Meat scientists have been paramount in looking at the qualities of real meat and refined how the butchering, chilling, aging and even hanging of the carcasses affects the end product. What used to be considered poorer cuts of meat and a little tougher have now been turned into valuable cuts. And when beef is ground and the right amount of lean and fat are blended together, it produces a great eating experience.

Look at the McDonald’s burgers and how consistent the final burger is.

Quality control and an absolute zero tolerance for bone or cartilage and the right blend produces the ideal burger. From X-ray machines to metal detectors, any non-meat substance is removed from beef. Cattlemen have reduced any metal under their control in the form of broken needles to almost zero and the metal detectors pick out the rest. Buckshot is also found very occasionally (and there are probably a few reasons for that), but again metal detectors can pick that up. Food safety is an absolute concern and samples of product are cultured for E. coli O157 H7 on a routine basis as a safety measure.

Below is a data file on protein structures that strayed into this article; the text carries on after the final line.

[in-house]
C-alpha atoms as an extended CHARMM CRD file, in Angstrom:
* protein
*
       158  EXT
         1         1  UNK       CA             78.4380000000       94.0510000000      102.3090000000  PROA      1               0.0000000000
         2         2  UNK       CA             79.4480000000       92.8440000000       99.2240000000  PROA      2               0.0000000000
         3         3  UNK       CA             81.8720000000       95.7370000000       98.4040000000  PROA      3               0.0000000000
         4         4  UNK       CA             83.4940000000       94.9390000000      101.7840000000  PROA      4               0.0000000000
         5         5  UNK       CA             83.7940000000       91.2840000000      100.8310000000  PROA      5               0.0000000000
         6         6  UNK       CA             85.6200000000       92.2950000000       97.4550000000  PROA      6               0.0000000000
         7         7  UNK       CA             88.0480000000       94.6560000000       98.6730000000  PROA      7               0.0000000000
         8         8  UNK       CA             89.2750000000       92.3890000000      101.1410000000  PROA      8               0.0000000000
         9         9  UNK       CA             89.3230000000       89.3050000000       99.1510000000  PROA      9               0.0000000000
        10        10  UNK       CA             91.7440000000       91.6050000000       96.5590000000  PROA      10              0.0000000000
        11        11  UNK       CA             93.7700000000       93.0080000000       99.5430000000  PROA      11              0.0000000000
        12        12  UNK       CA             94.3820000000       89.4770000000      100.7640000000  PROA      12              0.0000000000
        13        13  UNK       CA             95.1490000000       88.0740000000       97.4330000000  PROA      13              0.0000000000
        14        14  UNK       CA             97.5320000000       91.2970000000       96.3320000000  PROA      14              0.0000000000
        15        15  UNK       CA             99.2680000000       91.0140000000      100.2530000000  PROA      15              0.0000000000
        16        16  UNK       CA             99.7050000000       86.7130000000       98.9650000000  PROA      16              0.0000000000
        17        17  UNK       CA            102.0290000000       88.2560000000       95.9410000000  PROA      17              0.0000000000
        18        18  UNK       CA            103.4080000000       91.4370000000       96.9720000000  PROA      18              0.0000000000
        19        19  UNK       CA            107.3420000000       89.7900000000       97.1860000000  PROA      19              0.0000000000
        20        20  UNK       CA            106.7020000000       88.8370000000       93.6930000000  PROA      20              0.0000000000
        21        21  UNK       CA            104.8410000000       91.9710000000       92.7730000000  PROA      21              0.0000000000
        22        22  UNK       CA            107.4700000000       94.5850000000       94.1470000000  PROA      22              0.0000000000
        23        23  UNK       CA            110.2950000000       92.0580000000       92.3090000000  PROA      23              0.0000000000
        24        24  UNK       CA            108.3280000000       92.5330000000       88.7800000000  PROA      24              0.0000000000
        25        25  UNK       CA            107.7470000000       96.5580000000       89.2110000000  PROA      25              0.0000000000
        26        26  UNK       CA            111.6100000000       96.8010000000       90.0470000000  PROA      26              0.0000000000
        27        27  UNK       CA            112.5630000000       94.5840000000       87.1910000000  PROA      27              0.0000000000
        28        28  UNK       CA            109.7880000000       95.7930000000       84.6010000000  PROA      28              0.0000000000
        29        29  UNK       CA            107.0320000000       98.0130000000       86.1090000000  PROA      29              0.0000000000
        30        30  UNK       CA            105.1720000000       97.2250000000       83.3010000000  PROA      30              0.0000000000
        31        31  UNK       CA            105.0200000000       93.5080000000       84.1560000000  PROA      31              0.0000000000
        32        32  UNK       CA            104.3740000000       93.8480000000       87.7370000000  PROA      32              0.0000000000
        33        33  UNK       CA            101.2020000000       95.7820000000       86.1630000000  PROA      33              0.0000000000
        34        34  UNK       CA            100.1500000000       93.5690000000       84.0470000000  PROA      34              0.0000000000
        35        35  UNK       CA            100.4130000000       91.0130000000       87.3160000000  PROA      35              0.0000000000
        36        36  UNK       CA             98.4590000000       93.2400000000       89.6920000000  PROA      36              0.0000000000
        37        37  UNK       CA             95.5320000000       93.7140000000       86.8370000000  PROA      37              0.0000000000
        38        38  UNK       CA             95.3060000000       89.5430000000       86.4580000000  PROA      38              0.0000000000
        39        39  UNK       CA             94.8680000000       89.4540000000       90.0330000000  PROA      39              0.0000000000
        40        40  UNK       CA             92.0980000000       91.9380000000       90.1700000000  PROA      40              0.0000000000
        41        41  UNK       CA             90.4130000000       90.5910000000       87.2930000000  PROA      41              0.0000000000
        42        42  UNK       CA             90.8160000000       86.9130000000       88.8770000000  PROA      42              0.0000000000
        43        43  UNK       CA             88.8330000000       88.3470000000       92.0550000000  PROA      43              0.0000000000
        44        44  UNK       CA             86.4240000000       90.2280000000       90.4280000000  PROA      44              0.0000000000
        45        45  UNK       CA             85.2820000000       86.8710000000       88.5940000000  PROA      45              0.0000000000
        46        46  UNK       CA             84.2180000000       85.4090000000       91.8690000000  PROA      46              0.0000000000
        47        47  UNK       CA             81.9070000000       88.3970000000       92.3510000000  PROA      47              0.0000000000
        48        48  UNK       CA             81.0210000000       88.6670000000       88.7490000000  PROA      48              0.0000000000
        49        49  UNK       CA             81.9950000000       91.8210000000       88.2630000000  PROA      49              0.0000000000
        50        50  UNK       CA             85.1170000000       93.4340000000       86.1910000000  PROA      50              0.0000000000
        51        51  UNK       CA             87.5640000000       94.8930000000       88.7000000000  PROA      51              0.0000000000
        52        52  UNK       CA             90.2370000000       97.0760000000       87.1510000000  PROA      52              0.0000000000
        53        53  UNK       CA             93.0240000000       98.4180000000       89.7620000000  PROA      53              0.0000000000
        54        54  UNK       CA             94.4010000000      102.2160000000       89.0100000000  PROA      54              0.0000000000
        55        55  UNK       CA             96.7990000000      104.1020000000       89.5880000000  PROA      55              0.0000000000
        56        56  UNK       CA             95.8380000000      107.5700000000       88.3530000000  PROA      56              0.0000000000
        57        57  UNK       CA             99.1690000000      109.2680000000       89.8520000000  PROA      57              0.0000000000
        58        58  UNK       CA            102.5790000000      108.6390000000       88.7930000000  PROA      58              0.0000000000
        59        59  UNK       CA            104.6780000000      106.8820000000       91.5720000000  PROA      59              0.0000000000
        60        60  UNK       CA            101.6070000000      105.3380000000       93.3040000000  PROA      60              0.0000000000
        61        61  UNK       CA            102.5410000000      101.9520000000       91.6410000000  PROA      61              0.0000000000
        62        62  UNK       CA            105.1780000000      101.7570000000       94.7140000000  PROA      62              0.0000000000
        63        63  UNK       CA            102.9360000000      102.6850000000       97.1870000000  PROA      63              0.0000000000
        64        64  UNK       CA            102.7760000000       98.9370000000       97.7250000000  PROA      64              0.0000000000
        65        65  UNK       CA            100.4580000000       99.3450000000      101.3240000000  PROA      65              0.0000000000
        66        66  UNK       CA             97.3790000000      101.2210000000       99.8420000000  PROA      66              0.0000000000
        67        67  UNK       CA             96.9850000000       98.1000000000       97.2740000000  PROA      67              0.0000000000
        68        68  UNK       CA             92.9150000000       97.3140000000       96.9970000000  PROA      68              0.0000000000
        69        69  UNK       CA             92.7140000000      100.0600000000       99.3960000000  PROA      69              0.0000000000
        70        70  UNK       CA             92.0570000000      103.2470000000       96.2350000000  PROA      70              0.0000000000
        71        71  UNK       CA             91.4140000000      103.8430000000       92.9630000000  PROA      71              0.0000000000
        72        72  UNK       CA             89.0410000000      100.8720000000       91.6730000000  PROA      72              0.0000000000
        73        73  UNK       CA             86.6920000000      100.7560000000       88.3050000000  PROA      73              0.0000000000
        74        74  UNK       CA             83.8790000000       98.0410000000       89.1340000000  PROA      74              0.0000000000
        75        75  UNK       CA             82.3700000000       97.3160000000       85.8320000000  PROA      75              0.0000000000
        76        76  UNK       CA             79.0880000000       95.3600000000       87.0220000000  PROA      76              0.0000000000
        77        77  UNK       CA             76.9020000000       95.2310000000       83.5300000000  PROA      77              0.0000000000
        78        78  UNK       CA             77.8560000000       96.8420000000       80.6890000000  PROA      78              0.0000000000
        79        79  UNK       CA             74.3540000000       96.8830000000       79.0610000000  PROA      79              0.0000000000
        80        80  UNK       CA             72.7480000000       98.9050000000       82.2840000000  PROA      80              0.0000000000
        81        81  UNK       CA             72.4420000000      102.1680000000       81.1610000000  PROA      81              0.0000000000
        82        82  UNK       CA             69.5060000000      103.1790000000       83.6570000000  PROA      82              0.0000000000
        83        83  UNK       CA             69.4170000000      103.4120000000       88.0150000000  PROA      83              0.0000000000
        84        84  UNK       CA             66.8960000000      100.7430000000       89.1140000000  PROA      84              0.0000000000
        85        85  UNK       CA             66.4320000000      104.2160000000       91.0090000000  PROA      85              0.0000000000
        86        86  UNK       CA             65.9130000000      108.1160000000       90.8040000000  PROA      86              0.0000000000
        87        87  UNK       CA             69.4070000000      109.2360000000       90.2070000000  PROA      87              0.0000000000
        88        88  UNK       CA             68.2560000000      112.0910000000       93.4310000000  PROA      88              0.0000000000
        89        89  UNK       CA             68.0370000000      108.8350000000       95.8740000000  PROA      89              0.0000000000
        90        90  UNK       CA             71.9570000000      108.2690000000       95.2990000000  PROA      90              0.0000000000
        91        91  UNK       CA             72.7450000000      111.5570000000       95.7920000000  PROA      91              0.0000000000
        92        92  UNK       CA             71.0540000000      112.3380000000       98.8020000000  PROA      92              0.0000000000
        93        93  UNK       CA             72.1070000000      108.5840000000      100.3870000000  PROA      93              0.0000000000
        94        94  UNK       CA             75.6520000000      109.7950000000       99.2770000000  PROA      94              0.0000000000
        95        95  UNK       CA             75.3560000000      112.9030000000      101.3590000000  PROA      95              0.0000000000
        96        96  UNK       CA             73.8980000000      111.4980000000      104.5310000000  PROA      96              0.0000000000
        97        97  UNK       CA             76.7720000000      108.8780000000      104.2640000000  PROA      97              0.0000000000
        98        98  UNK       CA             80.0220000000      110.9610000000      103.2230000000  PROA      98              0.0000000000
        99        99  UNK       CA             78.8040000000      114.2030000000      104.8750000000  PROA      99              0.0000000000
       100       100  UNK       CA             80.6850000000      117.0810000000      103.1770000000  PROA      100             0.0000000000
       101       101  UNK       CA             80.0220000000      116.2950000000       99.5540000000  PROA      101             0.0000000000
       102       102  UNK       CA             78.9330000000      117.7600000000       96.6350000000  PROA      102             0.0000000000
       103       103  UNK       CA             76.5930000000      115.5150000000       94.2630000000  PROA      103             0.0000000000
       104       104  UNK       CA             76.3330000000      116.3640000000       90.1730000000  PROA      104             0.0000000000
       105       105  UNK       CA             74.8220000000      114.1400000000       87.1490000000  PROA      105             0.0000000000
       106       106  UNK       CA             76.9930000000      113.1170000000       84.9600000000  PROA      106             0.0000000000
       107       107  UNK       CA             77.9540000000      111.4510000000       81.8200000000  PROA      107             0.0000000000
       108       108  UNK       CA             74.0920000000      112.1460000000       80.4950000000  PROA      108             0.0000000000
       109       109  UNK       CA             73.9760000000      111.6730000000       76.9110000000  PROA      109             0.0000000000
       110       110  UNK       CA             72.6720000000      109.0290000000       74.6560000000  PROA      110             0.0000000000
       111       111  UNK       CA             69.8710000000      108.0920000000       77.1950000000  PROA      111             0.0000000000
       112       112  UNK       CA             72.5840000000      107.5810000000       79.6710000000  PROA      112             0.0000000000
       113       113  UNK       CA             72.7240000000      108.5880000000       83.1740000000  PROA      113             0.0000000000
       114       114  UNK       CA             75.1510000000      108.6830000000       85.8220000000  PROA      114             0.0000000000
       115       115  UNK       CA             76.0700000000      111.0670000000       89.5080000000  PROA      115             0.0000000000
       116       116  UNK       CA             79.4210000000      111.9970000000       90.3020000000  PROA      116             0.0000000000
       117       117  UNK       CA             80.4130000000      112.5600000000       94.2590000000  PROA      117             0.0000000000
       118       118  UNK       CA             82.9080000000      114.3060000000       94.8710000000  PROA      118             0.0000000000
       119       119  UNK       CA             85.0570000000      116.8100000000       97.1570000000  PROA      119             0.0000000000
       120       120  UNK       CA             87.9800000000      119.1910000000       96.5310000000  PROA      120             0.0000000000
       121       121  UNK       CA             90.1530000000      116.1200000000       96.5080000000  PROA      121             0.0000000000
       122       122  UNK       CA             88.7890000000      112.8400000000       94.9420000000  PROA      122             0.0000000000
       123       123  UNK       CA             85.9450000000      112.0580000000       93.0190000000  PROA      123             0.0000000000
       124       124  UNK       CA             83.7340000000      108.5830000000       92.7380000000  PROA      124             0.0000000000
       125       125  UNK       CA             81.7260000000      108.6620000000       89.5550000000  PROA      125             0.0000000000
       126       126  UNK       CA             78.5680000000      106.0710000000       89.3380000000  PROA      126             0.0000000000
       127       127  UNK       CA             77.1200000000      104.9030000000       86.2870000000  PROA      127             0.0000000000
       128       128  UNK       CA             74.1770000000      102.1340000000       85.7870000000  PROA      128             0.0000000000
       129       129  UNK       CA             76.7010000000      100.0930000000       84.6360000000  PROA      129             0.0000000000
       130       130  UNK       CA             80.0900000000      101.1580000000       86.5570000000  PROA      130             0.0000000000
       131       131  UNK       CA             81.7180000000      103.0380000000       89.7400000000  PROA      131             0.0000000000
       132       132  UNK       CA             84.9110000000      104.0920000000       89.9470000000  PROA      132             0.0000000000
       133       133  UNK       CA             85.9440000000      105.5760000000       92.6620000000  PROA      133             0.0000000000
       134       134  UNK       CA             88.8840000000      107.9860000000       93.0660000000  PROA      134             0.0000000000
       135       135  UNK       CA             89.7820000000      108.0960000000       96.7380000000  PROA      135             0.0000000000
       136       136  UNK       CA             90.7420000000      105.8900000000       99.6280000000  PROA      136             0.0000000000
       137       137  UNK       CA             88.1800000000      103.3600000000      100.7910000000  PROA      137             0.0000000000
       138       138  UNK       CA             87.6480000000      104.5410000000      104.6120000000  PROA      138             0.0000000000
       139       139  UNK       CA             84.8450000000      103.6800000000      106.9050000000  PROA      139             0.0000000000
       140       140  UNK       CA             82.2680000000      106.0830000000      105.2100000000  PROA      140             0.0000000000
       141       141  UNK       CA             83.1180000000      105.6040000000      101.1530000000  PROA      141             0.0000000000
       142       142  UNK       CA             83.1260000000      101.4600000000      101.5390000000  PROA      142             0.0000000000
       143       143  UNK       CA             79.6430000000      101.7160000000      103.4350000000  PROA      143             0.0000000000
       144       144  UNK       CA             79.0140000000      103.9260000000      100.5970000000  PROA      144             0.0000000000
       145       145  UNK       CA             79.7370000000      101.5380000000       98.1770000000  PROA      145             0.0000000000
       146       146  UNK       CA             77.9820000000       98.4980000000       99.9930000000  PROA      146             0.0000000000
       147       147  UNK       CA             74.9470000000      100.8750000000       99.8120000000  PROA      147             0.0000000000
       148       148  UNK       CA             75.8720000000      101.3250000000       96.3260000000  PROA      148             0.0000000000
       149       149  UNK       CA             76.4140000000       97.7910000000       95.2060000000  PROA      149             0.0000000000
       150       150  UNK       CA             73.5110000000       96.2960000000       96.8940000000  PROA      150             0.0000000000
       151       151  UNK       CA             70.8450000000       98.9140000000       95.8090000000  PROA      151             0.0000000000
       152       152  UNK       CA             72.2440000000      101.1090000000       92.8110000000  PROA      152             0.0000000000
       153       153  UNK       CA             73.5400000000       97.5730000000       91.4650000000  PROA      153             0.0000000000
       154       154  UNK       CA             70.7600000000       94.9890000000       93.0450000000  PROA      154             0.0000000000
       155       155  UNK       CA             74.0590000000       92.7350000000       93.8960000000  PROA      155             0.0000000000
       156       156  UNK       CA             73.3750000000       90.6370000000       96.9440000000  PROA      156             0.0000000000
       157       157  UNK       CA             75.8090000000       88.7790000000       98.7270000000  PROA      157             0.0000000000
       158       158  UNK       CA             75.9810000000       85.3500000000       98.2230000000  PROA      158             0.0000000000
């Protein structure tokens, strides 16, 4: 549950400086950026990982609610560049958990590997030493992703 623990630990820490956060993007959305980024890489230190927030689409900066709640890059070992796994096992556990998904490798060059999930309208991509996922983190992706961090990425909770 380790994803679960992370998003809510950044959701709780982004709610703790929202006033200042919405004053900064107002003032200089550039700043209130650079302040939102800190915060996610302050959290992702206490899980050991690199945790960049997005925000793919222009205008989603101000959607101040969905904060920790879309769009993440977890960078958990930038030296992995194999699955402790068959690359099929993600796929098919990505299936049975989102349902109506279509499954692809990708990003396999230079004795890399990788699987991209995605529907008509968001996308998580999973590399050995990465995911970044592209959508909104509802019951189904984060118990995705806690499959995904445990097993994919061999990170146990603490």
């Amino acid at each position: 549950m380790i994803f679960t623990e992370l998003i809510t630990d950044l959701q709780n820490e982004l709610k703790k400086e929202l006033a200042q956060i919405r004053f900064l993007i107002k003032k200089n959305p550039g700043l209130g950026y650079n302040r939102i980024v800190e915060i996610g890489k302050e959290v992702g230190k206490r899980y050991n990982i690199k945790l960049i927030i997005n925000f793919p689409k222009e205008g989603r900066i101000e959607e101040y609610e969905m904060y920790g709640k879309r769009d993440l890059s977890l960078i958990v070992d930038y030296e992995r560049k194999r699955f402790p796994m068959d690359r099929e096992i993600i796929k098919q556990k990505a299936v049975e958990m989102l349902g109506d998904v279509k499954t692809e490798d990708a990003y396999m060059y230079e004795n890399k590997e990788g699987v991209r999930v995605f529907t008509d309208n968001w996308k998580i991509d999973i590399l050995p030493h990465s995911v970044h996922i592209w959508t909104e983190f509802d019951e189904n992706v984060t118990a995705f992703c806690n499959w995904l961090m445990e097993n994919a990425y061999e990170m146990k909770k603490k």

Most traditionalists don’t want any flavour added to their burgers, and love the taste of pure 100 per cent beef.

We all need to talk up beef and how it is raised as well. Most of us need to tell the story of our animal welfare experiences. This includes how we are using painkillers on the management procedures that result in a bit of pain or when an animal is sick or hurt, and how painkillers (NSAIDs) are becoming commonplace. This inadvertently may result in less antimicrobials used or for a less period of time as recovery may be quicker.

You have all developed more stress-free handling skills and chute facilities have improved as well resulting in greater health outcomes. Vaccinations have reduced sickness and the public needs to know that we vaccinate our cattle much as people do their newborn sons and daughters. The principles are the same.

All beef is essentially antibiotic free when it is sold, which is why I struggle with the raised without the use of antibiotics marketing. In spite of all our good intentions, cattle still get sick and with treatment — often including antibiotics — recovery is complete.